• French Competition  
  • Renaud Victor Award


Claire Doyon

Eight years ago, during a trip to the Mongolian steppes, Claire Doyon composed a luminous portrait of her autistic daughter (Pénélope, FID 2012). A few of its scenes have found their way into this film which, from hundreds of hours of rushes accumulated over the years, recounts the story of life, of and with Pénélope. The narrative is a double movement. A forwards movement first, which recounts the battle of a mother who has dedicated her life to fighting against her daughter’s disease, against medical and social violence. To the extent, she says, that she gave up being a filmmaker. After Les Allées sombres (The dark alleys) (FID 2015), Pénélope, mon amour proves that this is far from being the case. For in this war, as she also says, the camera is both weapon and shield. The film never ceases to emphasise this truth: what keeps her going, is to continue filming what goes on, however painful it might be. This fixing of attention and the patience of images has allowed Claire Doyon to
express herself in words, to lay her voice bare as she thinks of her years of life with Pénélope. As the words flow, a second movement gradually rises beneath the first: A moving tale of learning, of a mother who gives up her battle to accompany her daughter on the path to peace. Beneath the Mongolian sun, among the reindeer, Penelope’s actions blossom like flowers. After which the image continues to widen until it reveals, in the clearing of a field of ancient ruins, the punk sovereignty of Penelope. It is the story of a young woman who will never fit in but whom the cinema, because it is able to appreciate her extraordinary existence, helps her to find her own special place in the world.

(Cyril Neyrat)

Interview with Claire Doyon

1. You filmed Pénélope with your friends and family very early on. Was the seed already germinating for a film that would set it apart from other home movies?
I think the seed for a film began to germinate very early on, but it was stifled and left unspoken. I left a suitcase full of tapes in a cupboard for fifteen years without touching them. When I looked at them again, it was obvious that part of me was thinking of a film. I realised that in the most personal rushes. I explained what I was feeling, how Pénélope was doing, and what I was looking for. It was like measuring time. In some images, I’m addressing an audience so that that they understand who’s who. I filmed because I couldn’t save my daughter. I filmed the dead-end I found myself in. It made me feel alive. But, I don’t see this film as a home movie. In fact, I wanted to trace the journey of a character who goes through these stages, like in a fictional film. When everything falls apart, what narrative will enable us to get back in the saddle?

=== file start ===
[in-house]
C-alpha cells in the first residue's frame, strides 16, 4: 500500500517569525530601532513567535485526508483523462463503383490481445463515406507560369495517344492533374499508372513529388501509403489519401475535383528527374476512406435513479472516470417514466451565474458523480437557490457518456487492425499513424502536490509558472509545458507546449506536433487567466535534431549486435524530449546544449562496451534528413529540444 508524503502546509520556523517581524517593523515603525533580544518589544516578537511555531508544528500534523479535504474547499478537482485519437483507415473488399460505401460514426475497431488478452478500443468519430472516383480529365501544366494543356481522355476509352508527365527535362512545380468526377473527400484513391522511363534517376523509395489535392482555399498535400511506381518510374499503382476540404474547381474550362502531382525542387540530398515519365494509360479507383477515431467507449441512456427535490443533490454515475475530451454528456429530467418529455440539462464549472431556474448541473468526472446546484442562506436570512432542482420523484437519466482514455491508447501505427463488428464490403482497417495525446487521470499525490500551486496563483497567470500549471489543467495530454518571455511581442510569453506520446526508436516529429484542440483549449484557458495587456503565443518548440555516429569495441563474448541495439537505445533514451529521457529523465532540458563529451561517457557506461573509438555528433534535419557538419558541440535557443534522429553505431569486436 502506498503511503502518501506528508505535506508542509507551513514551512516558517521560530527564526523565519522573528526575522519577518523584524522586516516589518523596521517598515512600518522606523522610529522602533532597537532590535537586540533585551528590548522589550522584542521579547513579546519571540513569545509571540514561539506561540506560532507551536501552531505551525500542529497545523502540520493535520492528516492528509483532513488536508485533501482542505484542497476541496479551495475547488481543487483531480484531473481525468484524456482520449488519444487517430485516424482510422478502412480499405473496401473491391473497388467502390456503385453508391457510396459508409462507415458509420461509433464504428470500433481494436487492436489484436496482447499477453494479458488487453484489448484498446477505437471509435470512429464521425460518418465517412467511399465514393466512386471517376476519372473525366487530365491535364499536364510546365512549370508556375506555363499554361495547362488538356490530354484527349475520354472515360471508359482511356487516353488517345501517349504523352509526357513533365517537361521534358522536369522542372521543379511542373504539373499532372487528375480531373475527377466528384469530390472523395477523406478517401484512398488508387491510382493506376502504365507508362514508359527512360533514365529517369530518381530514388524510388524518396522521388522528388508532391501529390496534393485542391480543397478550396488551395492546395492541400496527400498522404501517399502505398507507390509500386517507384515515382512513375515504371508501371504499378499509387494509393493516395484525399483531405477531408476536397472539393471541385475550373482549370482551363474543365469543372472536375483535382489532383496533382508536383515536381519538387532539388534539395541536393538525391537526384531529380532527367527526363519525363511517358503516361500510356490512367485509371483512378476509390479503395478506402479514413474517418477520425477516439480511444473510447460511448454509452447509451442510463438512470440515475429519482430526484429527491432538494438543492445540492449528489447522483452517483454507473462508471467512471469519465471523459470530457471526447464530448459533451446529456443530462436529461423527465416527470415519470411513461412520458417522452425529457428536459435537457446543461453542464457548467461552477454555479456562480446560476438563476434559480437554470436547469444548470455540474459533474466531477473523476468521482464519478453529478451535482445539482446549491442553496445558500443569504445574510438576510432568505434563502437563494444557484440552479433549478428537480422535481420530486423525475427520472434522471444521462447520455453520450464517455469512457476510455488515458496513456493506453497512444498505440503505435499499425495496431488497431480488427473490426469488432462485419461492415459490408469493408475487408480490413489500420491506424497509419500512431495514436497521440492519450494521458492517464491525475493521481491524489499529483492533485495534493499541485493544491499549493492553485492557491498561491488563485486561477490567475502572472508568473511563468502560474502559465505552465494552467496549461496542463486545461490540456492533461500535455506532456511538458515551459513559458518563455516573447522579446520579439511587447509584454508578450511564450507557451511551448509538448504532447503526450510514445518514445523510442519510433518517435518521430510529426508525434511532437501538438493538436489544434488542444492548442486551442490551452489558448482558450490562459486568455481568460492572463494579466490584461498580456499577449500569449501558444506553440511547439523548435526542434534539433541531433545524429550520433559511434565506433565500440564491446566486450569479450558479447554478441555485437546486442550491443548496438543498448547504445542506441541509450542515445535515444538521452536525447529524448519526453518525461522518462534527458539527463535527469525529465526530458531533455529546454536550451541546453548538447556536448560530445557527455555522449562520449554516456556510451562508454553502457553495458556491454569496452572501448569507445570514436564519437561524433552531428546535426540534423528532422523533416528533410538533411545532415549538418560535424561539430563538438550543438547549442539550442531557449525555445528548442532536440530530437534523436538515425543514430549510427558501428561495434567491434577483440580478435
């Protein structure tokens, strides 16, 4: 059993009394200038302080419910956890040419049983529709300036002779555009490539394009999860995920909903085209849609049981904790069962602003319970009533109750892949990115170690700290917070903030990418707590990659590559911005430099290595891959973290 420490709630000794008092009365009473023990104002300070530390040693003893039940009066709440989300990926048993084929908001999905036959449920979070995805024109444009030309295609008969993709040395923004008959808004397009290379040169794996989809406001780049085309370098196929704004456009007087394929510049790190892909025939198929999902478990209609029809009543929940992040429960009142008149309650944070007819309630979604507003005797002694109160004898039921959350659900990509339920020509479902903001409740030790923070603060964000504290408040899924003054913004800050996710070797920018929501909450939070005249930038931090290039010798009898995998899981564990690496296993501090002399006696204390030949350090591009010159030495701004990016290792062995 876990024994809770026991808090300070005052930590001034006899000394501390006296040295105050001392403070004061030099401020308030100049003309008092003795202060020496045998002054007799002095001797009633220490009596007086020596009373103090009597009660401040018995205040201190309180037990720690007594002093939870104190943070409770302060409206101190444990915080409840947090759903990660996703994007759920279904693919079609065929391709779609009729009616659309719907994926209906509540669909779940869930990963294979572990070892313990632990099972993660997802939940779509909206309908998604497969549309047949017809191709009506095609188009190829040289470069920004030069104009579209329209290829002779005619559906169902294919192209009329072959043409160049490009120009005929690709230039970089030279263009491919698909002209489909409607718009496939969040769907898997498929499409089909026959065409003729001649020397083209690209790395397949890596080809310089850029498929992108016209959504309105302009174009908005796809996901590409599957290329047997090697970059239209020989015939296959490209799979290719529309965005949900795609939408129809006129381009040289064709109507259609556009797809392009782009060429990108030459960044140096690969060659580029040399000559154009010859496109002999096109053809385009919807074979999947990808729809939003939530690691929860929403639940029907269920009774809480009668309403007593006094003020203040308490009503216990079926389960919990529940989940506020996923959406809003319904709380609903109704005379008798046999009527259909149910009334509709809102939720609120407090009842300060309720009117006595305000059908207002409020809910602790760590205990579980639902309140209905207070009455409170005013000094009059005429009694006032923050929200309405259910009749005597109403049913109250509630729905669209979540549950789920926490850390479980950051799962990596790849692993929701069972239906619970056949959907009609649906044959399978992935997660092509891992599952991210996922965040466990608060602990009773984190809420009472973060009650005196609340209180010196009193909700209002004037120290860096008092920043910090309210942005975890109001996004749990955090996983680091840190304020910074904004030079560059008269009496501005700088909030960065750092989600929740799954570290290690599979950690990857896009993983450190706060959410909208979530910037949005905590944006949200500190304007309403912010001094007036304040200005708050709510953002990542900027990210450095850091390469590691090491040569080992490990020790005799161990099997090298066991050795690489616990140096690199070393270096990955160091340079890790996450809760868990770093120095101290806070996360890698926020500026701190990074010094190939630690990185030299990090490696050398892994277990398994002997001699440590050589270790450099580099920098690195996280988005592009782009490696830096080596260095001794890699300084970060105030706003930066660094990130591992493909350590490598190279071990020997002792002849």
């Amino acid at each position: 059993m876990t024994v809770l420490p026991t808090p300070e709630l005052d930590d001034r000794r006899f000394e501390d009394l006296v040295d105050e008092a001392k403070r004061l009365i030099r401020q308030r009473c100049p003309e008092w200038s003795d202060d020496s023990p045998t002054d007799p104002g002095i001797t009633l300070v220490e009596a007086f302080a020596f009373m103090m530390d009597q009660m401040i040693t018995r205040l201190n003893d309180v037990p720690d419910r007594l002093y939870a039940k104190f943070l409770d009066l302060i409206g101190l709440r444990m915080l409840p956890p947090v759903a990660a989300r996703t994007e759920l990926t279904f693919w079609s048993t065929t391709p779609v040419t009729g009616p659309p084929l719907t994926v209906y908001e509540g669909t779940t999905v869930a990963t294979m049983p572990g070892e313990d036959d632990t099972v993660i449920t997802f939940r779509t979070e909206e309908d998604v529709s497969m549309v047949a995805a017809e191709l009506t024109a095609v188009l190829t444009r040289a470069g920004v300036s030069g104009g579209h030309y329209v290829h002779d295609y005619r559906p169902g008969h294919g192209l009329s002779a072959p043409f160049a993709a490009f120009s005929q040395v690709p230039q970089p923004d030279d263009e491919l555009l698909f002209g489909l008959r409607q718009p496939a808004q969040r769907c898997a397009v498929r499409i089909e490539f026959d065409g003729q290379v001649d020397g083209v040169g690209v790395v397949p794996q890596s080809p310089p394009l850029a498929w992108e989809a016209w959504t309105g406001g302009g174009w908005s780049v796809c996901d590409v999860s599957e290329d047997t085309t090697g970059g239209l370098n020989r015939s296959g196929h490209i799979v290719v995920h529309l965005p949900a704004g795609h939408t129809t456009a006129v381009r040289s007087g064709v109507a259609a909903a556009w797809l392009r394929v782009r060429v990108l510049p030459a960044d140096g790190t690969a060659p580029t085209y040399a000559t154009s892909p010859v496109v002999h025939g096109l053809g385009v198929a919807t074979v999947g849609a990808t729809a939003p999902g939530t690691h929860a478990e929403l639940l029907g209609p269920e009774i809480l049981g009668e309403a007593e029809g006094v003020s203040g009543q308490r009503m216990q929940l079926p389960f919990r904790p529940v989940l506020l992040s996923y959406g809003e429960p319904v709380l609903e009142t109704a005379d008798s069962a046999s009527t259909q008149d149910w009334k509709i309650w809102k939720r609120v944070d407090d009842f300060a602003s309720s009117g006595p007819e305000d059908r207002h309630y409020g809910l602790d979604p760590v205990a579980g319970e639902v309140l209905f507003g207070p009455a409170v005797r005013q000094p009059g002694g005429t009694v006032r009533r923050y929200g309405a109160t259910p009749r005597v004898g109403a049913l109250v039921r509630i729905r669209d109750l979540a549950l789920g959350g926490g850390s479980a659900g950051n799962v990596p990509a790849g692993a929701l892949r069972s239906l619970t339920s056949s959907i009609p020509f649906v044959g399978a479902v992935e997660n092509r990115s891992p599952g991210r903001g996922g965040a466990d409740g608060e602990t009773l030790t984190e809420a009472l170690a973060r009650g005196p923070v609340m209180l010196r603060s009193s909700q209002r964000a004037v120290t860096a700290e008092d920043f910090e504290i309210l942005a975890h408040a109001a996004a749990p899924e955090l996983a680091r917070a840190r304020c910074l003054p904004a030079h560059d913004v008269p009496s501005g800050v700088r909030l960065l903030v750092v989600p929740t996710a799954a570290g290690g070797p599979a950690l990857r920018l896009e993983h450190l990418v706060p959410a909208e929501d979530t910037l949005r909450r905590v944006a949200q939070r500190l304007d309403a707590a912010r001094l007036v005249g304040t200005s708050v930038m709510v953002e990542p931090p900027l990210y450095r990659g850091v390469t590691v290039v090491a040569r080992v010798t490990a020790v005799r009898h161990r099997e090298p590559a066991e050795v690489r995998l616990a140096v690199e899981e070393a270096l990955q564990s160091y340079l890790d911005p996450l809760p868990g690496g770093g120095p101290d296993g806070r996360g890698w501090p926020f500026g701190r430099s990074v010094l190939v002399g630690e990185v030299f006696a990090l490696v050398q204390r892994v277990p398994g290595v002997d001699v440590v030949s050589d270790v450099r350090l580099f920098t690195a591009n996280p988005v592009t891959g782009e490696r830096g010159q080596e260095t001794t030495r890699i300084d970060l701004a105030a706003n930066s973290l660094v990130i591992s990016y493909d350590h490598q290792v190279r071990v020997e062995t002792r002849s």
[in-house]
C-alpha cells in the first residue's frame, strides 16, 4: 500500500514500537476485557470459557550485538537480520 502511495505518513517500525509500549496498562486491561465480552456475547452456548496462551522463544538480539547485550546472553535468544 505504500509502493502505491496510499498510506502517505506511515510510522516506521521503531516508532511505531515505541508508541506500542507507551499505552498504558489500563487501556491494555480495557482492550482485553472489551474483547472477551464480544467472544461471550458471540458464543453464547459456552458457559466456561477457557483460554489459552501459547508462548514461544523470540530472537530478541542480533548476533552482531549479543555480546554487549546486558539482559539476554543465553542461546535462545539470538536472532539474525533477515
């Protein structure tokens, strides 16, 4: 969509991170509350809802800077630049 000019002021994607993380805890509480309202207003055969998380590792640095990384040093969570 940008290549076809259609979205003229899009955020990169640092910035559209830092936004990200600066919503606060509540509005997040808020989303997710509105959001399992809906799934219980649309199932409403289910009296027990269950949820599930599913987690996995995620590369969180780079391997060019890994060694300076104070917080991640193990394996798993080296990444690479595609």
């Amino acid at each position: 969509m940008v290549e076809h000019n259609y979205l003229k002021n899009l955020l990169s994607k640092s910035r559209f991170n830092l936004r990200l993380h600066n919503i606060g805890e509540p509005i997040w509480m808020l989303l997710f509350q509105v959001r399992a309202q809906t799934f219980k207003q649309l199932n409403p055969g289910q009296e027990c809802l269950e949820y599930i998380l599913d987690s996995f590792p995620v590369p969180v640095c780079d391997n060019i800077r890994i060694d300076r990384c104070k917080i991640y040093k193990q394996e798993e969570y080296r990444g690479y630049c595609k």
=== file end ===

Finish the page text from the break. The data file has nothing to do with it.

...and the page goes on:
2. “The camera is a shield that protects us from the gaze of others. It’s also a weapon that enables me to resist.” What has cinema offered you and Pénélope?
Cinema literally made it possible for me to keep going. When Pénélope wasn’t sleeping at night, I nearly lost my mind. Filming let me find a place of freedom where I could call on a presence for myself and connect with her. Part of our connection was woven through the camera. I had the feeling that filming her is a way of asking her questions and for her to respond. She often calls out to me with a camera gaze. I see a lot of things in this gaze, or rather, I project a lot. But they’re questions she asks by looking at me. The language isn’t there, there’s only the gaze. So when it’s filmed, it records the question with more intensity than in real life.

3. The film is essentially chronological, but it opens with the announcement of the separation from Pénélope. Why did you choose this structure?